In my own life, in a very difficult circumstance, there was a time when I knew I was not alone, that God was with me, but I felt little to no comfort through the heavy, ugly oppression that engulfed me. I knew God loves me, but I couldn’t do anything about it. And by that I mean, I couldn’t rejoice, I couldn’t be productive. It was my husband who encouraged me to seek behavioral health support. It was out of his love and concern for me. When I finally shared with him how I had been feeling, he was shocked, I would say. He said that what I described was “alarming” to him. When your husband expresses that kind of concern about your emotional state, it is the wake up call you need. It was certainly for me, anyway. There was never any concern about what ‘others will think’ or worry about how it might effect his career, (which it didn’t nor would it); his response was ‘go get the help you need and I’ll support you no matter what happens’. Just sharing my inner struggle & suffering with my husband was a huge burden lifted, but hIis compassionate response, and the time I spent with the psychiatrist in Heidelberg’s American Army hospital in the following months was a huge blessing. I very quickly found I was feeling lighter, less anxious, more grateful, more energetic, than I had in a very long time. I would go back occasionally, once I was doing better, to follow up with my doctor and things remained on an even keel for me emotionally. I share my depression story because I want to encourage other people who are close to despair to find a professional to work with them and help get them back to hope and living life again. I have had a mere glimpse into the state of being so hopeless and sad that even a loving family doesn’t give joy anymore, there is no comfort there. I experienced that in a small way. When I hear of someone who dies by suicide, but who seemed ‘fine’ and had ‘so much to live for – how could they?’ I remember how I felt right before my husband sent me to get help. I started to think that my wonderful, loving family, would be better off without me – that’s how far I’d sunk. In that state of depression, everything seems so awful you can’t imagine being good for anyone. So, if you are feeling anything like this, please tell a loved one, whether that’s a Spouse, a friend, a parent, a sibling so they can walk with you on your journey back to a productive, positive life.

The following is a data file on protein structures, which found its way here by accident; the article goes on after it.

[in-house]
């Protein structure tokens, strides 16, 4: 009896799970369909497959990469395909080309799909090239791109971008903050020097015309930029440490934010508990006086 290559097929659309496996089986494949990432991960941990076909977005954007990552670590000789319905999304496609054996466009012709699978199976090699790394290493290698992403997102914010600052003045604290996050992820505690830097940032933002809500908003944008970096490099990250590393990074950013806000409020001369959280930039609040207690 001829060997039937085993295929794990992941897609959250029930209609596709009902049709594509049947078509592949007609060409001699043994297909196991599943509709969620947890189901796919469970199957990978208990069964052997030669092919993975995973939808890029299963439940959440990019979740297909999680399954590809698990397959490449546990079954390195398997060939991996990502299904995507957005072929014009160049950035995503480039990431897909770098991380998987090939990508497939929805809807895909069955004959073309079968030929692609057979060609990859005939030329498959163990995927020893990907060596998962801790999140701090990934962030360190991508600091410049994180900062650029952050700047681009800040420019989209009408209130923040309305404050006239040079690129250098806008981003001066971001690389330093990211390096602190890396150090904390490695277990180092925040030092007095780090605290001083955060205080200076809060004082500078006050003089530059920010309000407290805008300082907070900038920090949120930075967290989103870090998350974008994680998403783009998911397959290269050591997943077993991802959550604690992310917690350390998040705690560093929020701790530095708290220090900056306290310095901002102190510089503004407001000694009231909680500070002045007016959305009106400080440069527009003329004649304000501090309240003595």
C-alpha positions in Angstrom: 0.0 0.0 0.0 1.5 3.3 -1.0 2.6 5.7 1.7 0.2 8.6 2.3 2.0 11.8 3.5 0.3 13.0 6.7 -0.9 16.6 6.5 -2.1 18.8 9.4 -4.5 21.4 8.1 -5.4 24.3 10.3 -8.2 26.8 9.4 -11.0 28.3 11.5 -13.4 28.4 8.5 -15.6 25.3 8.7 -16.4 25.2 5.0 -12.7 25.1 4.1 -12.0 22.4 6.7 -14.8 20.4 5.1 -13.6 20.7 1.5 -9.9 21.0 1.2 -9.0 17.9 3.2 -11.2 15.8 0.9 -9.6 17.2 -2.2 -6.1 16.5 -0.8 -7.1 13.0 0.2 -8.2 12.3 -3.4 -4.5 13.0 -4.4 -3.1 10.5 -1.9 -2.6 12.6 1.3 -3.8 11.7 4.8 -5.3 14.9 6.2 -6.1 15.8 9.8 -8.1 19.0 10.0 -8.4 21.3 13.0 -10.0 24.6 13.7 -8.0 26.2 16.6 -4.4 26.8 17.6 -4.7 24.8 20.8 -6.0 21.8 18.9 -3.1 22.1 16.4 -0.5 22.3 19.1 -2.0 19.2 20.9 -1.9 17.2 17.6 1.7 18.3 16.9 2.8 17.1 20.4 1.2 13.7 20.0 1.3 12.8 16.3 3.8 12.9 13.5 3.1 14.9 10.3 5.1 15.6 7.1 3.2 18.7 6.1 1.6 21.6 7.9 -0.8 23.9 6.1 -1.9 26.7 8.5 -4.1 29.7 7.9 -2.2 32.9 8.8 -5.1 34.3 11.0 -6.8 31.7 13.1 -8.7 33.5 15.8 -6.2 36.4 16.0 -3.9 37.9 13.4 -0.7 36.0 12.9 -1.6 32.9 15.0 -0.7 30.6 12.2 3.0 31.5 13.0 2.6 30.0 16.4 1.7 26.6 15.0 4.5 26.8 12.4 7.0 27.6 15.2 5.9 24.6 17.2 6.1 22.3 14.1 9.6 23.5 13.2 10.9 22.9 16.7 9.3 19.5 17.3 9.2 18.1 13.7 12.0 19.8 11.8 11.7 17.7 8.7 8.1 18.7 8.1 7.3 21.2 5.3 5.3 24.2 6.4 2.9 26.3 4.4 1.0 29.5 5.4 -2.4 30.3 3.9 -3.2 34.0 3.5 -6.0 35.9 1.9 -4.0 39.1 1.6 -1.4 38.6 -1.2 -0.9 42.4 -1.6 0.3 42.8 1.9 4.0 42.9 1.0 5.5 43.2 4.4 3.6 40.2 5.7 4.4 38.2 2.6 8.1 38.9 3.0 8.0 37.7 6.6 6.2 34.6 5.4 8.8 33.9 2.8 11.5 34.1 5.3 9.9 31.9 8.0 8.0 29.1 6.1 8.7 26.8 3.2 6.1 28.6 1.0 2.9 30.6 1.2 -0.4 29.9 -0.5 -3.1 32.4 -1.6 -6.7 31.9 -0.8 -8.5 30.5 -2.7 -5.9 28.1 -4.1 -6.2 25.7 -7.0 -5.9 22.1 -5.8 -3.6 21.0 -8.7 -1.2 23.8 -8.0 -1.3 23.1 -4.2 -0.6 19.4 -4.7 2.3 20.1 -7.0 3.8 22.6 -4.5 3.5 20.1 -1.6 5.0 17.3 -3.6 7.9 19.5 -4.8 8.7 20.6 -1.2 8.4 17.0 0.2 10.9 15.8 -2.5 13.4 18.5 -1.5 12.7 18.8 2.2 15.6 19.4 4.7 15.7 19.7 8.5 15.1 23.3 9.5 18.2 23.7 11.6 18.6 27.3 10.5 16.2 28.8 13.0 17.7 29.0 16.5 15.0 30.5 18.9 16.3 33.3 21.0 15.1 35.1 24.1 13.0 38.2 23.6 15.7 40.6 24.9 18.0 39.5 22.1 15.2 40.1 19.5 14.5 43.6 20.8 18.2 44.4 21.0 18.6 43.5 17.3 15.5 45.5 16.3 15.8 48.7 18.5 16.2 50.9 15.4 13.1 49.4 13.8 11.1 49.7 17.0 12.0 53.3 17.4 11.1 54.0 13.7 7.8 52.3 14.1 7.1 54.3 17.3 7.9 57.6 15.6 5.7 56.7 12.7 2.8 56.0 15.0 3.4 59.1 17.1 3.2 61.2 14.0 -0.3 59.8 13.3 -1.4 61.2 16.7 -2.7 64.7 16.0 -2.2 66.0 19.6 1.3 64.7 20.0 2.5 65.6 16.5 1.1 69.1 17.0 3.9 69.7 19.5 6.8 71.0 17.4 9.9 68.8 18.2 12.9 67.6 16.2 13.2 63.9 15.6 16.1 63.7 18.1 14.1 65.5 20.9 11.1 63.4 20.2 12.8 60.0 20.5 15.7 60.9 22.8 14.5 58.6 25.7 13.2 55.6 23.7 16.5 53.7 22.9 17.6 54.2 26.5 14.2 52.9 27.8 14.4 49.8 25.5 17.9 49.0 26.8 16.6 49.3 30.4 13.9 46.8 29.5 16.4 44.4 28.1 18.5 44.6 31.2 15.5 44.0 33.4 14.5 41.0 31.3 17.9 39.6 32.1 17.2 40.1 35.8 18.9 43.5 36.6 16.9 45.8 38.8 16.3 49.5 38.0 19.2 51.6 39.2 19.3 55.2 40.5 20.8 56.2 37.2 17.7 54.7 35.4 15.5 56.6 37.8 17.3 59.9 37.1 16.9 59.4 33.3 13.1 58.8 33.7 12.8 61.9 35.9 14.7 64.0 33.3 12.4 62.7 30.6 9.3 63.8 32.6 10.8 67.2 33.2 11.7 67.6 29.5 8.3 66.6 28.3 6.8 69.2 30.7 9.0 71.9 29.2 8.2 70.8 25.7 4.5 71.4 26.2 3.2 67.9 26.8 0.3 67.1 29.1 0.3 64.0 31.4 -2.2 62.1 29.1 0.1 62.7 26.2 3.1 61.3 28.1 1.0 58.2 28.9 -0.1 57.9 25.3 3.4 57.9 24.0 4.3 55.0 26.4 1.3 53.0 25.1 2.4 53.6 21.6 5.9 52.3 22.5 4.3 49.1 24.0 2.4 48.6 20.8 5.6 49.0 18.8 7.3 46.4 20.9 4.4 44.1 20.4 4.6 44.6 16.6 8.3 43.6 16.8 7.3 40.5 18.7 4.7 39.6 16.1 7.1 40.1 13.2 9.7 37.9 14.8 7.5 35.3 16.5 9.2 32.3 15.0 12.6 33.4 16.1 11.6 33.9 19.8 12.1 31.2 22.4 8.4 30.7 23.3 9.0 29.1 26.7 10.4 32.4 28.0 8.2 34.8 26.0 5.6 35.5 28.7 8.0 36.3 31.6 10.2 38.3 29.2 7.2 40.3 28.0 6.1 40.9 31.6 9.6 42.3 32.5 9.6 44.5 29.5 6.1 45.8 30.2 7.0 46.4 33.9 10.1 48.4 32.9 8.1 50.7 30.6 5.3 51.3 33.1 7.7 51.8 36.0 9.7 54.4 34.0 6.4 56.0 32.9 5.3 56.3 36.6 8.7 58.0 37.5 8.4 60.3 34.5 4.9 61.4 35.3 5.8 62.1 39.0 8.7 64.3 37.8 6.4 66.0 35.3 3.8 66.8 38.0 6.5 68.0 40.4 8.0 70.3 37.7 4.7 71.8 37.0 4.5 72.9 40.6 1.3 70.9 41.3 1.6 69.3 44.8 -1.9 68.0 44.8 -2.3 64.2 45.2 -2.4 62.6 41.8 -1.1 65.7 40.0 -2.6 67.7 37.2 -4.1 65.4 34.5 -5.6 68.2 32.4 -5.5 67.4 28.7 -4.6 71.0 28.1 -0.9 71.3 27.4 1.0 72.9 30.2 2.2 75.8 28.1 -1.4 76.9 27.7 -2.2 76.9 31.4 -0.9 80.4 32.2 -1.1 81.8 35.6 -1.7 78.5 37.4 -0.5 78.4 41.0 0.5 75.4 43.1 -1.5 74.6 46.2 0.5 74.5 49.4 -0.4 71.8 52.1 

I believe things happen for a reason: I believe that I walked through that darkness in order to be a more compassionate, less judgmental person who could encourage other people who are struggling with Post Traumatic Stress or depression to seek help to get well. I have an empathy I could never have known if I hadn’t gone through depression personally. There will always be a stigma attached to behavioral health problems if we aren’t willing to publicly share our own experiences with them.
If you struggle with the pressures of life, you can always find a chaplain in your unit or in our community to speak to. Or there are behavioral health professionals who you can confide in and seek support from, if you do not want to consider a religious person like a chaplain. But I do think it is vitally important to seek help.
You are here for a reason. Your life has purpose, God loved you into being and you can be grateful for that, and then live to honor the One who gave you life. God will also be your strength, forgive you anything, and love you endlessly.